The Carlisle Mosquito Online

Friday, December 20, 2002

Features

Building holiday traditions slowly

About a year ago, I caught myself in a moment of genuine hypocrisy. "I always make truffles at Christmas time," I like to tell people whenever the subject of holiday traditions comes up, and I admit that I can get a little bit smug about it. "Every December, I make dozens of chocolate truffles, then put them in little tins or decorative bags to give as gifts. It's one of the holiday traditions I treasure most."

Sure it is — the first eleven months of the year. Then December comes and I find myself in a moment like the one that occurred last year, when it was quarter to midnight on a Friday evening and I was up to my elbows in sweet, sticky chocolate, an enormous pot of truffle batter hardening faster than I could roll it, knowing that if it cooled, I'd be wasting an entire batch of ingredients and would have to begin the whole project again the next day, which I didn't have time to do because the rest of the weekend was booked solid with holiday get-togethers. "I hate these stupid truffles!" I snarled between clenched teeth. And then I remembered. This was supposedly one of my most cherished holiday traditions.

(Photo by Midge Eliassen)
Once the truffles are rolled, there's the poem to draft. The first Christmas we were married, I wrote an eight-stanza poem in iambic pentameter summing up the events of our year, and we sent it out as our Christmas card. By October of the next year, people were asking me if I'd be writing another poem. So far I've managed to spin out an annual year-in-rhyme continually for the past 11 years. Like the truffles, though, the poem carries the luster of a cherished tradition the first 11 months of the year, and feels more like a daunting obligation when mid-December arrives and I haven't begun it yet.

"How does your family celebrate the holidays?" It's a question I ask other people and am asked myself every now and then throughout the year, sometimes as small talk at a dinner party or getting-acquainted conversation with a new friend; other times because we're all looking for inspiration and hope to borrow someone else's ideas to use ourselves. I'd love to be able to offer a complete rundown of my family's traditions, describing how each one is meaningful in its own way, unique and yet classic at the same time, honoring some important aspect of the holiday season, and of course none of them involving anything as crass as going shopping for gifts at the mall.

I'd love to be able to do that. And maybe in another 20 years I will. But traditions are not quite so easy to implement, I've come to realize. Surely I am not the only one who wants to be able to boast — outwardly or inwardly — that my family has found the perfect set of practices to make the holiday season replete with merry moments and cherished memories, year after year.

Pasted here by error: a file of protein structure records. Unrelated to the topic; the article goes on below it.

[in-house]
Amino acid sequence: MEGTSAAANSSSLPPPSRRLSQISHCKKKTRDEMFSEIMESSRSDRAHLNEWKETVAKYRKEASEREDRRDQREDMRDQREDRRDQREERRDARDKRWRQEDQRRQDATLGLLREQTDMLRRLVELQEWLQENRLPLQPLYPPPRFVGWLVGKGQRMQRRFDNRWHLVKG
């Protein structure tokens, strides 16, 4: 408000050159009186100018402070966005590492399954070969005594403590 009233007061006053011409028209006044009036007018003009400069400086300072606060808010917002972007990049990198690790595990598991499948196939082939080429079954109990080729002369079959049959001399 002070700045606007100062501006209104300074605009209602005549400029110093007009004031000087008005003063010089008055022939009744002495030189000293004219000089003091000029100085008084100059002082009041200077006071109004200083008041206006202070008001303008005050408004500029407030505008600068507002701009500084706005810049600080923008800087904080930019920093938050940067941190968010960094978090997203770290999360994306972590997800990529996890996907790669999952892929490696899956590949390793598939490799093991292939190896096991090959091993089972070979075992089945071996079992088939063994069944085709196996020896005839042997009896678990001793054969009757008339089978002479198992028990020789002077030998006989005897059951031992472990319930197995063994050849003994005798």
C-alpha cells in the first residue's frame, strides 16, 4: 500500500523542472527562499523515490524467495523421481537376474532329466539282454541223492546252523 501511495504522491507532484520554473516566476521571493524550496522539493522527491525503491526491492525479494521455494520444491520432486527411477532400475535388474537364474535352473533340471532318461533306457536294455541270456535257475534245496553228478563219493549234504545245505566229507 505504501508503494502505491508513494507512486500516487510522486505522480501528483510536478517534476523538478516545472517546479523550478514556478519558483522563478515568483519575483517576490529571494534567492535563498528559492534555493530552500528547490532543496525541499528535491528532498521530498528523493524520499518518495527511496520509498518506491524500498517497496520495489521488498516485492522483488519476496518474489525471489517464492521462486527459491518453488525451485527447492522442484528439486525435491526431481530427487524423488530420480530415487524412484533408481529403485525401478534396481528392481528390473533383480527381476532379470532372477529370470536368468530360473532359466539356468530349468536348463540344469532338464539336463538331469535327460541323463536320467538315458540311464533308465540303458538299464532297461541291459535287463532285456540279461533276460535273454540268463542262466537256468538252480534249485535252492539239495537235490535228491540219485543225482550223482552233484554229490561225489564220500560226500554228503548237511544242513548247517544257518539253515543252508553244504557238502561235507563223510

(Photo by Midge Eliassen)
In reality, traditions evolve slowly, sometimes painstakingly. During the holidays, just as throughout the entire year, I try hard to create beautiful events — birthday parties, Sunday dinners, summer vacations — that will become longstanding traditions. But traditions have to stand the test of time. There's no real way of knowing at this point whether the things we've enjoyed one or two years in a row will have staying power.

So if you ask what my family's traditions are, I can tell you what I hope we'll be doing on Christmas. Last year, we had a lovely and memorable holiday, one I'd be happy to replicate this year. The three of us (now there are four) went to a late-afternoon church service on Christmas Eve, ate pizza for dinner, headed to the town center for caroling on the Green, then came home to put out milk and cookies for Santa (of whom my four-year-old son is still afraid; he prefers to hear that Santa stays outside of the house, so we left the cookies on the front stoop). It was a quiet, calm evening. For contrast, we spent Christmas Day with four generations of my husband's enormous extended family, whose traditions tend to favor large get-togethers with lots of food, abundant presents, lively conversation and fast-paced merriment.

In his wonderful book on how to have a more meaningful, less commercialized Christmas, Hundred Dollar Holiday, Bill McKibben states that "Instead of an island of bustle, [Christmas] should be an island of peace amid a busy life. We want so much more out of Christmas: more music, more companionship, more contemplation, more time outdoors." I always take a few minutes on Christmas Eve to go outside, just to stand in the dark, breathe in the cold air, look at the sky, listen to the stillness. I'll try to do that this year, and I hope that some of my family will come outside with me. On Christmas morning, we'll observe another tradition inspired by the McKibben book, and scatter bread crumbs for the birds so that they can share in some of the holiday abundance.

I'll continue trying for the perfect holiday, one full of peace and serenity, music and companionship — and, realistically, hours and hours devoted to rolling truffles. But the reality is that I'm not sure yet what our traditions are. Someday I'll write about "How my family celebrates Christmas," and have a definitive story to tell. But right now, we're still working it out, one year at a time.


2002 The Carlisle Mosquito